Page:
Wednesday, September 23, 2009

Remember the Promises

This post will be short. I saw a rainbow today. It reminded me of God's promises. Not so much the promise that the rainbow represents, but the personal promises that have yet to come to fruition. If you believe in God, what are the personal promises that He's made to you? If you do not (and I hope that someday you will), what promises have you made to yourself--promises that seem so far away or as if they will never become a reality?

In both cases, remember the promises. It will help you to continue on this path of change.

"God is not like people, who lie; He is not a human who changes his mind. Whatever he promises, he does; He speaks, and it is done." (Num 23:19 GNB)

Friday, September 18, 2009

Is It In You To Finish? (Part 1)

[Edit on 10/4: Okay, I realized that my original post was a tad long in the tooth for one blog post. Lol (or laugh out loud). I'm going to break it up into four parts.]

This entry will take a different route than the ones posted previously. Last Sunday I was permitted to be one of the speakers to address our church's congregation for Teen Sunday. I am thankful to God for the opportunity. This was the message that was presented. My question for you today is, "On your path/journey of change, do you have strength to see it through to the end?"

Hoping the best for you,

“And about the ninth hour Jesus cried with a loud voice, saying, Eli, Eli, lama sabachthani? that is to say, My God, my God, why hast thou forsaken me?” - Matt. 27:46

Topic: A God-Ordained Hurt
Subtopic: A Monumental Blessing.

A monumental blessing can come from a God-ordained hurt. First, let’s look at the word monumental. According to the Merriam-Webster dictionary, definitions for monumental are very great or massive, and a definition for massive is impressively large. Let’s hold these definitions in mind and move to the phrase a God-ordained hurt. What does ordain mean? It means to issue an order. Why would God issue an order to bring hurt into our lives? What benefit could we receive from this hurt? God wants to bless you in such a monumental way that not only will you glorify Him, but those around you will glorify Him as well. However, in some cases, in order to give you that blessing God needs to remove those mindsets that confine Him, thereby preventing Him from moving as greatly as He desires in our lives.

Take the story of Lazarus’ death found in John chapter 11 as an example. Lazarus was sick unto death, and a message was sent to Jesus that the one He loved was sick. When the message was delivered, instead of immediately leaving the town He was in, Jesus stayed for two days. By the time Jesus arrived where Lazarus was, Lazarus had been in the grave for four days. In his death, Lazarus left behind two sisters, Mary and Martha. Both sisters believed that if Jesus had been there Lazarus wouldn’t have died. What caused Jesus to stay behind? Why did He not move sooner? Why did He allow Lazarus’ sisters, Mary and Martha, to suffer through a time of mourning when He could have easily healed Lazarus? Because this was a God-ordained hurt meant to bring about a monumental blessing. As Jesus says in vs 4, “This sickness is not unto death, but for the glory of God, that the Son of God might be glorified thereby.” In the town of Bethany, Jesus raised Lazarus from the dead. Before Lazarus’ death, there were people that believed that Jesus had the ability to heal. However, after Lazarus was raised from the dead, these people understood that Jesus was more than a healer; they knew that He was the very Son of God. Mary and Martha’s hurt and pain through the death of their brother was deep, but it was his death that brought about a monumental blessing that expanded the confined mindsets of the people and brought glory to God.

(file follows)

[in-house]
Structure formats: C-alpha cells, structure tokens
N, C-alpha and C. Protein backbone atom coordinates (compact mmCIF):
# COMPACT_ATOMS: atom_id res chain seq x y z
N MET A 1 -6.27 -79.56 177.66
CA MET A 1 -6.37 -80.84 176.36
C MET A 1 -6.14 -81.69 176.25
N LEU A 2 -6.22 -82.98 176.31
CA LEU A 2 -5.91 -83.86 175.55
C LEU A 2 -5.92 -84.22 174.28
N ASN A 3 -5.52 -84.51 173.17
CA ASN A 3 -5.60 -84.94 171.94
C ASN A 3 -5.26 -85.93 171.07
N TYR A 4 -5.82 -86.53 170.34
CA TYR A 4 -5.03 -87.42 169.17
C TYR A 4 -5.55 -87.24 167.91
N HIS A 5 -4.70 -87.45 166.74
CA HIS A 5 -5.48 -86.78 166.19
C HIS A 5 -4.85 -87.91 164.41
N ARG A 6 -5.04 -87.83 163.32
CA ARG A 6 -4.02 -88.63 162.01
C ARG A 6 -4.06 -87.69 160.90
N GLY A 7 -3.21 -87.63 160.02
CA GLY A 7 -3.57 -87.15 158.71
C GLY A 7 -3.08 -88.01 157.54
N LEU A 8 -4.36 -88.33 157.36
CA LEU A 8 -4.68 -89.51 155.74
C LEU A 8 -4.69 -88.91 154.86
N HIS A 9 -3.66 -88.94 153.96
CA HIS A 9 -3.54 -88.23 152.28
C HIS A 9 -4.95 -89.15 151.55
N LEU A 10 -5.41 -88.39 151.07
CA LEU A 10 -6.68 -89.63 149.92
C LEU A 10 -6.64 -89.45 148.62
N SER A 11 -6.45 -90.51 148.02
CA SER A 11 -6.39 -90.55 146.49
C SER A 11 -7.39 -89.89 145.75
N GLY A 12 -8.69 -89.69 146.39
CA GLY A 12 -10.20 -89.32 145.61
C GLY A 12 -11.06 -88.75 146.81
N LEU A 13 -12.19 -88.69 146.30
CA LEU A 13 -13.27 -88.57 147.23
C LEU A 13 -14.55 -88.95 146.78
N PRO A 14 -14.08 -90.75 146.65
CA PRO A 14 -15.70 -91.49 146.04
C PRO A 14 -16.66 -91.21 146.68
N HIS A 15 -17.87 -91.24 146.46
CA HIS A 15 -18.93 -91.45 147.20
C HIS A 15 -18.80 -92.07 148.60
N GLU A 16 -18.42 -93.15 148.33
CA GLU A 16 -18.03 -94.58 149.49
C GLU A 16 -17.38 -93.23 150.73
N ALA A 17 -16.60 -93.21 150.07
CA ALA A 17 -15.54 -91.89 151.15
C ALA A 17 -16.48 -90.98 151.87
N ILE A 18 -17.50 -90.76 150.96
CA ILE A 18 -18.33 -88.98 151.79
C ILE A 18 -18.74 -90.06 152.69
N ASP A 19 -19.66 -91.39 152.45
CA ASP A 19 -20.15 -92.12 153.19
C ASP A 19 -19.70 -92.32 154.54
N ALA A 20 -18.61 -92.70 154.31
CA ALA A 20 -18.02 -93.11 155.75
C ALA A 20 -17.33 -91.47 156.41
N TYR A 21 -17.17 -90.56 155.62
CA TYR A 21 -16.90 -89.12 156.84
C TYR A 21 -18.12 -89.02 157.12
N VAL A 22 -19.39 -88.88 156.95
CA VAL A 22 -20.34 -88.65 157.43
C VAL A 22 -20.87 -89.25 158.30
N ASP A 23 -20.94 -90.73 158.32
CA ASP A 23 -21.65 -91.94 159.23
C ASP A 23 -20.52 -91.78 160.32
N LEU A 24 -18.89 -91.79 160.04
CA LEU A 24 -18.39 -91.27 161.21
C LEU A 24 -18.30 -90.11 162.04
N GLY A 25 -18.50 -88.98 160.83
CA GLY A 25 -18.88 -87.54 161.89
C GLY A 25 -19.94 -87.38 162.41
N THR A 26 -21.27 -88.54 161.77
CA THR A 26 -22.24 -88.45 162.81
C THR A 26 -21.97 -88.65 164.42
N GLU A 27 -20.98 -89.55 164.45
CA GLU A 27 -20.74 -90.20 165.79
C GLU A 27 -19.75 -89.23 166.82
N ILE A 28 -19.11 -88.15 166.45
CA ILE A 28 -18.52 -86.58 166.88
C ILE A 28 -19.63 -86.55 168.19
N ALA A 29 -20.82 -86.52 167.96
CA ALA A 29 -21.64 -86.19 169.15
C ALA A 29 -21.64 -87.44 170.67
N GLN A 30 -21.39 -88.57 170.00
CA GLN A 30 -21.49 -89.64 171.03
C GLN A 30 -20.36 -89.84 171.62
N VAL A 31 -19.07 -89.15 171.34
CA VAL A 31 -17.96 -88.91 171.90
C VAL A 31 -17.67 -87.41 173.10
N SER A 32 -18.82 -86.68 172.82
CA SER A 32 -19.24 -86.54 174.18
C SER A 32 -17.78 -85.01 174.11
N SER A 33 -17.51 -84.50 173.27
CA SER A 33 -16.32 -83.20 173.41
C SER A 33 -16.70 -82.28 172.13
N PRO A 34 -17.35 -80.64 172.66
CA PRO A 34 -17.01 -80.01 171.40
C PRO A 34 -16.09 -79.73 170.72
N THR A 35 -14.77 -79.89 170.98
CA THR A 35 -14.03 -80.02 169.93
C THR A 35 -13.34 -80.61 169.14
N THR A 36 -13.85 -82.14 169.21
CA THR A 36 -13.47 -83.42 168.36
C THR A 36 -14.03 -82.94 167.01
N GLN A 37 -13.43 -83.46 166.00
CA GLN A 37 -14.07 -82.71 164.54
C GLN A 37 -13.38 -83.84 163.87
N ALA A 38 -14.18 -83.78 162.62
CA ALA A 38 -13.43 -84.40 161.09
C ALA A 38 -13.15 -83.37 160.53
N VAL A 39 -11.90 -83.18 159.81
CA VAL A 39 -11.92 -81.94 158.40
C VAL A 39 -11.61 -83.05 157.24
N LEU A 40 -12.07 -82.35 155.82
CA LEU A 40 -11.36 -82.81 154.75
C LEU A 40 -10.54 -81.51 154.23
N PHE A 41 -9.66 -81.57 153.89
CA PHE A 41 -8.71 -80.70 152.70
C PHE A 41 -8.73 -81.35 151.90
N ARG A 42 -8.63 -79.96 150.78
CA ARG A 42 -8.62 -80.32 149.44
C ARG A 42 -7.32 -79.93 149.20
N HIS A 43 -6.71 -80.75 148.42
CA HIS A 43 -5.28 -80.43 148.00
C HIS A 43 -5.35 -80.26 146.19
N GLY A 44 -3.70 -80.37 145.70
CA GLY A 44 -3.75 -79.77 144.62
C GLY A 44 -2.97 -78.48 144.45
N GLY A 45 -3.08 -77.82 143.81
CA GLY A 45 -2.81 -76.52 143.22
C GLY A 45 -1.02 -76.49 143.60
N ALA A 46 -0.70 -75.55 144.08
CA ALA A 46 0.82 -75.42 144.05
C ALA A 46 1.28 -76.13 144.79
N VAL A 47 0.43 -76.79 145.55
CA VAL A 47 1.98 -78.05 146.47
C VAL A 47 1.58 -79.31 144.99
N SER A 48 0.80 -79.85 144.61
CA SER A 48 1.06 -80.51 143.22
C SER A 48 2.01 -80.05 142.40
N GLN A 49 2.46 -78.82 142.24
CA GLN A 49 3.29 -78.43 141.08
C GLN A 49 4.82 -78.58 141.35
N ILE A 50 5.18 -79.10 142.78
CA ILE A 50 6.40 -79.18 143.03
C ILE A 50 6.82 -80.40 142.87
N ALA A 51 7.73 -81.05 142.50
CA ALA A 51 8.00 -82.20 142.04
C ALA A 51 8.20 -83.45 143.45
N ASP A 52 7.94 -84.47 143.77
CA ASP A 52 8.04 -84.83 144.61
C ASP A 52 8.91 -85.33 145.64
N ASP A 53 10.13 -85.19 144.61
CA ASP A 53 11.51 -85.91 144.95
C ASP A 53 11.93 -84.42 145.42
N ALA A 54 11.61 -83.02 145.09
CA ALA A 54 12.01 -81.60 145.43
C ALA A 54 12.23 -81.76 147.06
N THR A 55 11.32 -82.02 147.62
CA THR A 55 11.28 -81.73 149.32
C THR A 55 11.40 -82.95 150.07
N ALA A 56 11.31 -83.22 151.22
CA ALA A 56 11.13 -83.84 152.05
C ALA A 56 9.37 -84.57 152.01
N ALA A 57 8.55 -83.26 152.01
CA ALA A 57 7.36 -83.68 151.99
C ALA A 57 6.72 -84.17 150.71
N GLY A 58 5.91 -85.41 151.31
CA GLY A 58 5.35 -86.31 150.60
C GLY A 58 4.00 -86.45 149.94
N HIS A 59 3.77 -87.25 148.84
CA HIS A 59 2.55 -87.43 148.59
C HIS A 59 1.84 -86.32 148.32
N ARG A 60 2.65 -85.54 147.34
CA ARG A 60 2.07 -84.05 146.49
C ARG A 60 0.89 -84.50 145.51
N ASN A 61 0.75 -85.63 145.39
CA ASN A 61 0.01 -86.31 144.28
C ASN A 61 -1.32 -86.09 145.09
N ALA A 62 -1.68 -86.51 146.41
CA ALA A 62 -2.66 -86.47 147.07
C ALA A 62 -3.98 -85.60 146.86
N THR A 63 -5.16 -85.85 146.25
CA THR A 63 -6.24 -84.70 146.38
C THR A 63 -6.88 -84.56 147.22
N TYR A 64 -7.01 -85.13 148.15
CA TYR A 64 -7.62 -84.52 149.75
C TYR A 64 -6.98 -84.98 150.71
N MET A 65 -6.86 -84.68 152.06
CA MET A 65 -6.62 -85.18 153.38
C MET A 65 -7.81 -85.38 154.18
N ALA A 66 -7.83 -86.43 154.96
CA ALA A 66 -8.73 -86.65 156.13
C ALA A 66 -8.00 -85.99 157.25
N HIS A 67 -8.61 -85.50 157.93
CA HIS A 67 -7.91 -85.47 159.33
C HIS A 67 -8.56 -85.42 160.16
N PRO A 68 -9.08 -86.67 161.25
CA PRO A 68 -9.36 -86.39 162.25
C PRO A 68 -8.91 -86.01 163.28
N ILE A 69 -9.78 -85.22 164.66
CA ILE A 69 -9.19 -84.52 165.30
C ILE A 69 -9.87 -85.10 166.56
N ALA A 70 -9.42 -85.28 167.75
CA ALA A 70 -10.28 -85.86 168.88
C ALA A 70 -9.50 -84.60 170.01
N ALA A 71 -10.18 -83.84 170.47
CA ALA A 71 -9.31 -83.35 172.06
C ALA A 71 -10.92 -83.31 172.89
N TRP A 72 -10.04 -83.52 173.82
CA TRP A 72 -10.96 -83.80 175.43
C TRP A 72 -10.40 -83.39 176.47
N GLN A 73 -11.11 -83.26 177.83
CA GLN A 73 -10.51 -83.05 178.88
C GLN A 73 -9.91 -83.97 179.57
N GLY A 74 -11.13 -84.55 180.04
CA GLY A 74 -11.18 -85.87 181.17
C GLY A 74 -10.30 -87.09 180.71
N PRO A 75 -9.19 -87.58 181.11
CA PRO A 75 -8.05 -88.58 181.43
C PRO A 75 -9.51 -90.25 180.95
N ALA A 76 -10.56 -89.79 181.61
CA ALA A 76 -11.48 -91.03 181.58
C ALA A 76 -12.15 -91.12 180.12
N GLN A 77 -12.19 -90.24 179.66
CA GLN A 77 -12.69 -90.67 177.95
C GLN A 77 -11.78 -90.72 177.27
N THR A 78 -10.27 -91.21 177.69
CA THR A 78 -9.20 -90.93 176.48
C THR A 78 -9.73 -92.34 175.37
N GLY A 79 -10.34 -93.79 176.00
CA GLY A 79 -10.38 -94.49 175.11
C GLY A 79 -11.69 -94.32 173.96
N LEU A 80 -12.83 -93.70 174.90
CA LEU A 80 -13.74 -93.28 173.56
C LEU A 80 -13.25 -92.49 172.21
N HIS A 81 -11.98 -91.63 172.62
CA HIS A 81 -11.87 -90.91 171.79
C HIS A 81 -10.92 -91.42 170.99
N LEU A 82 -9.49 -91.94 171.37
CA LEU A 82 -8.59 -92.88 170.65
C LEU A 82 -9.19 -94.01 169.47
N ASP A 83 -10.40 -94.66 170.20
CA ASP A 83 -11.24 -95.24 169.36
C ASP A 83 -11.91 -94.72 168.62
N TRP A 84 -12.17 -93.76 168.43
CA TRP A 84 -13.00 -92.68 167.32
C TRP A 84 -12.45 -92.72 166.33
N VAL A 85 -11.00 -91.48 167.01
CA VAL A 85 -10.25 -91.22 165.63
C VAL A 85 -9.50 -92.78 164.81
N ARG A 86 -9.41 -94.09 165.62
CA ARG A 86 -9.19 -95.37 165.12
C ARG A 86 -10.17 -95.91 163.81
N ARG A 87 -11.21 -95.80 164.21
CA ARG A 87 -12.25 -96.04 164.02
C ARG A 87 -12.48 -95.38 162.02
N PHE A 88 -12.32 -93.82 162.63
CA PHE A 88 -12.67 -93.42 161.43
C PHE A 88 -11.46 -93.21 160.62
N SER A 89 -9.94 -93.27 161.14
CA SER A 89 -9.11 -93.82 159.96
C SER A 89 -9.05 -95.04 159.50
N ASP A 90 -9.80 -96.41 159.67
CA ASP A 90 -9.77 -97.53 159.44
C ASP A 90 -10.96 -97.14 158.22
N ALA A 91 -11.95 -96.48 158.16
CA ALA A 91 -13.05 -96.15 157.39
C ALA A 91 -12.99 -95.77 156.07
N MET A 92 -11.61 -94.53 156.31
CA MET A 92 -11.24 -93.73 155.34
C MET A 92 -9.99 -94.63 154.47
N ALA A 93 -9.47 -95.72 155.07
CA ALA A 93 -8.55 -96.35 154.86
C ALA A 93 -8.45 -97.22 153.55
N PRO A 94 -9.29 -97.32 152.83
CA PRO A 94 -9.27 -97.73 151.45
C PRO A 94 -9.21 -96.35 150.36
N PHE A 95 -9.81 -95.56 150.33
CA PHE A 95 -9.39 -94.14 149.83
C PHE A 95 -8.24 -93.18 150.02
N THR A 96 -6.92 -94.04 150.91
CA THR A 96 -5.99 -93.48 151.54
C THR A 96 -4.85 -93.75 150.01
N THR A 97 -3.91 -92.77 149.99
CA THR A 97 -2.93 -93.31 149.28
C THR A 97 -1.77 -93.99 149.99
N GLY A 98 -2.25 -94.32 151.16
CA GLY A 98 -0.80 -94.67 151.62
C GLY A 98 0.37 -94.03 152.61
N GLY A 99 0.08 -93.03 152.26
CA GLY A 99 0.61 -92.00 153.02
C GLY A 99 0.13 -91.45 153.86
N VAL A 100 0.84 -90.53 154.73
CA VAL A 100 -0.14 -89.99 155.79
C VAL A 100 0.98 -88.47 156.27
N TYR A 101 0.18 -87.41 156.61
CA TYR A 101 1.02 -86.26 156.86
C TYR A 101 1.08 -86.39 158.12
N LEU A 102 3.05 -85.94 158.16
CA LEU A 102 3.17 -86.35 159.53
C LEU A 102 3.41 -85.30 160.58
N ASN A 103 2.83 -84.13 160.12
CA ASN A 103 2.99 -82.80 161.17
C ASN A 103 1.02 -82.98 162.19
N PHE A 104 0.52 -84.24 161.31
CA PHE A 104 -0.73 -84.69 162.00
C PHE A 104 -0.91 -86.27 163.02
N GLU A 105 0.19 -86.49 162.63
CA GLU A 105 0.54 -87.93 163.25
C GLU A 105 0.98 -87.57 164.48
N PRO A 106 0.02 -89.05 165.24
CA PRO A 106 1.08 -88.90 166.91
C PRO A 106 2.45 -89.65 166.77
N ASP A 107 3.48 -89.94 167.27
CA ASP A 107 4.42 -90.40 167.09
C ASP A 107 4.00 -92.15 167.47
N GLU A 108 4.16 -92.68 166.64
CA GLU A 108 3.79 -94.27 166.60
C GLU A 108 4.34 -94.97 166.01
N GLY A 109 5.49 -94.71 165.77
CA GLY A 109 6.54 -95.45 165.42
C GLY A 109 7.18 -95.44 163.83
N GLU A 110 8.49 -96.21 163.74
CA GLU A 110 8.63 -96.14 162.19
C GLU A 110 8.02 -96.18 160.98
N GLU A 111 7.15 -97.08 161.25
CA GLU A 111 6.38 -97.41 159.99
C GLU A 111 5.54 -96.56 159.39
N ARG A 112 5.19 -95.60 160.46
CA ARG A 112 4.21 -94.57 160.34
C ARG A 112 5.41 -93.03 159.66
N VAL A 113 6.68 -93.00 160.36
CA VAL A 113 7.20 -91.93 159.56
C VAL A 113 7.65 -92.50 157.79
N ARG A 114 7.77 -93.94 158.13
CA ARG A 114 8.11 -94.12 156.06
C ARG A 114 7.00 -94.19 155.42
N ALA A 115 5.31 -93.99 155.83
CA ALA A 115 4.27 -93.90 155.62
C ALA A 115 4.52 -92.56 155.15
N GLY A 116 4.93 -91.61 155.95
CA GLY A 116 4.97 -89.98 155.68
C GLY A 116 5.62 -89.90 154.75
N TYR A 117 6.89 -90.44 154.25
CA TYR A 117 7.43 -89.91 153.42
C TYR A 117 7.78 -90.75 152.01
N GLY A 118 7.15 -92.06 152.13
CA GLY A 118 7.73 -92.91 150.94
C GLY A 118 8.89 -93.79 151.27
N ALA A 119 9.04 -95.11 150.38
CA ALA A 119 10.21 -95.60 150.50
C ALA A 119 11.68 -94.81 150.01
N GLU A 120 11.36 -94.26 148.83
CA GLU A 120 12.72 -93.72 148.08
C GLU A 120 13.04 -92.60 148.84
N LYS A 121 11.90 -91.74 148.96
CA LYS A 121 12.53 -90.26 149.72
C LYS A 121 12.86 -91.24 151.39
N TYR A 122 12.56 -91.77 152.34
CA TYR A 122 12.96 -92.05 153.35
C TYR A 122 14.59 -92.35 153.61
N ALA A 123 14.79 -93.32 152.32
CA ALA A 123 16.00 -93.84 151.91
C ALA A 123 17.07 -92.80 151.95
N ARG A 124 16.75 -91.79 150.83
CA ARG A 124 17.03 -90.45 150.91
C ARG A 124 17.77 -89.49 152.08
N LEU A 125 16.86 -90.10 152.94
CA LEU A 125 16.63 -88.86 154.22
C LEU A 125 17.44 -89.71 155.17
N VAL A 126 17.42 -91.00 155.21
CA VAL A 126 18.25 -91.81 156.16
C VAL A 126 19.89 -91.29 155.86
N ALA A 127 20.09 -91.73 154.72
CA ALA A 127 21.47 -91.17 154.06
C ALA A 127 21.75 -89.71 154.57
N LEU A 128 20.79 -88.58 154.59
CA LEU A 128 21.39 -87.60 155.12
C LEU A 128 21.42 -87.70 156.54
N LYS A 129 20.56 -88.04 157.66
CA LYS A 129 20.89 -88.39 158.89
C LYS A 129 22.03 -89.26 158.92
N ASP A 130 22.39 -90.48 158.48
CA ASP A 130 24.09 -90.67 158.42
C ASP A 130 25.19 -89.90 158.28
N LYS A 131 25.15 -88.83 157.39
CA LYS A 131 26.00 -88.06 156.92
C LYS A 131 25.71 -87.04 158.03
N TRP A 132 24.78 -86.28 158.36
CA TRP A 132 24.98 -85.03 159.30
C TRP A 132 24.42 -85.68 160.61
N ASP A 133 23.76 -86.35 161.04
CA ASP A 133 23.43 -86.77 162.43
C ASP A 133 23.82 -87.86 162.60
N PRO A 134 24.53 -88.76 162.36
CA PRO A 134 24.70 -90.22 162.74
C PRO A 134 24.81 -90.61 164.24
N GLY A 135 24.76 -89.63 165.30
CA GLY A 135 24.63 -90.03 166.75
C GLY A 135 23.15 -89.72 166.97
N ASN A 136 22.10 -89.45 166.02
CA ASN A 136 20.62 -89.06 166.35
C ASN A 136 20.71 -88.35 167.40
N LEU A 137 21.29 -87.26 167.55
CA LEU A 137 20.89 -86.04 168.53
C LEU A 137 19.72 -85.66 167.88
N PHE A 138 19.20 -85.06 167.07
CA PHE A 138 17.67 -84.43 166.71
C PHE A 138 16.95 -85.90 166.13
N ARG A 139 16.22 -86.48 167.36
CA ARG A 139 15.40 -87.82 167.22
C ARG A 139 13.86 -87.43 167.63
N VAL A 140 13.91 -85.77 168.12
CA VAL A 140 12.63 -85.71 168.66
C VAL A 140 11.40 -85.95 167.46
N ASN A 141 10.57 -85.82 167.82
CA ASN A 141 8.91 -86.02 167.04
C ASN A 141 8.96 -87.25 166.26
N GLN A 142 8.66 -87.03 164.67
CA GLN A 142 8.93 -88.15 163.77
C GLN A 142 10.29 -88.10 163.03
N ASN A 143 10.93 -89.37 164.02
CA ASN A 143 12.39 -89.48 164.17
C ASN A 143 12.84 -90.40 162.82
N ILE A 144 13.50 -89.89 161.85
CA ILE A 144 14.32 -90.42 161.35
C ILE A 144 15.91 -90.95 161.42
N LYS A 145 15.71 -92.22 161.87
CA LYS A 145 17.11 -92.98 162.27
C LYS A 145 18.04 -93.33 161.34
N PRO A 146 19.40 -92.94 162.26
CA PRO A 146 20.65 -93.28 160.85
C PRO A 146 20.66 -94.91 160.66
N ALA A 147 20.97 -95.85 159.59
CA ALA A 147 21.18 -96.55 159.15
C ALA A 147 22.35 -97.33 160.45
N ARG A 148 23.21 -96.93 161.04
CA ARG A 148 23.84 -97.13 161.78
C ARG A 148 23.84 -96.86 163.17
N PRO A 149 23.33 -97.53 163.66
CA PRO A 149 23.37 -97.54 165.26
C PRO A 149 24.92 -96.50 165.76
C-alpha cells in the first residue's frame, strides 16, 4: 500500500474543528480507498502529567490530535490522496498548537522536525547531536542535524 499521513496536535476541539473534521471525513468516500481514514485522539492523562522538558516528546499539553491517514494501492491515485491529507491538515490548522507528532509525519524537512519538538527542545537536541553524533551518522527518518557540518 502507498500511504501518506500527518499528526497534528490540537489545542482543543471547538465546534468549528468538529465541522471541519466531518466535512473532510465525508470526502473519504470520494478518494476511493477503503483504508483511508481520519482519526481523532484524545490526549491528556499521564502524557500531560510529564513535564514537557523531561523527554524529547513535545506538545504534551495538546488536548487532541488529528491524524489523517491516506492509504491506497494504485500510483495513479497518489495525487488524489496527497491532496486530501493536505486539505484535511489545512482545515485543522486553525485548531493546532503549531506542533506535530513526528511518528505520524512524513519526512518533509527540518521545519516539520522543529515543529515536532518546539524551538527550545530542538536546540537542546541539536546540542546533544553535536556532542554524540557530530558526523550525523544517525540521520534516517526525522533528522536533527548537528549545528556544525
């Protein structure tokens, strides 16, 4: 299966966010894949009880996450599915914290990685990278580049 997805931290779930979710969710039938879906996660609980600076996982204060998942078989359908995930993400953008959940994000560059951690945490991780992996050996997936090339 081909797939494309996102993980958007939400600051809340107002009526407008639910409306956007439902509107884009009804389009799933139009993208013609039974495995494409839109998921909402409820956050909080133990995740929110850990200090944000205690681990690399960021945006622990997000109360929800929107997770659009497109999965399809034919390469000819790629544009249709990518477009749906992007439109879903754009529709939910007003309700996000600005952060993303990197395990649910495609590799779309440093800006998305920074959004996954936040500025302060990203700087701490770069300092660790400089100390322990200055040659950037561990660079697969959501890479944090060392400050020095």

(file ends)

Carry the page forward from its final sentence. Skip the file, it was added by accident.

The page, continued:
To read part 2 of this entry, click here.

Tuesday, September 1, 2009

The Break Is Over

Okay. If you've been on a break, it's time to end it. What type of break am I referring to? The one where you've grown tired of fighting, of struggling, and simply of waiting. You're tired of fighting with those around you or you're tired of fighting with yourself by continually wondering why you're not changing (or why you've stopped changing). You're tired of struggling with the old habits you're having to break and the new habits you have to learn in order to change. Finally, you're tired of simply waiting. What is taking so long anyway? Something, anything, substantial should have happened by now, right?

Well, it's time to remind ourselves that change takes time. Anything that is rushed has a shoddy result. Even if the result isn't shoddy, it isn't as good as it could have been if more time had been taken. Have you ever seen a building that was built too quickly? On the surface it may be beautiful, but soon you start to notice the beauty is superficial. The roof leaks in spots, the floorboards weren't glued down well, and you're starting to see a crack or two in the ceiling. If a little more time had been taken during construction, maybe these problems would have been avoided.

The point I'm trying to make is that during out times of waiting we get a chance to develop as individuals. This is a time for our personal issues to be corrected or for the emotional baggage we've carried to be healed. In turn, our character is strengthened and things that once bothered us no longer do. This is good, because this strengthening brings about a greater determine and resolve that will be needed for the next leg of our journey. In other words, this is our preparation time for what lies ahead.

So let's get off of our break and get back to this journey of change.

To every thing there is a season, and a time to every purpose under the heaven…a time to heal; a time to break down, and a time to build up; (Ecclesiastes 3:1,3b KJV)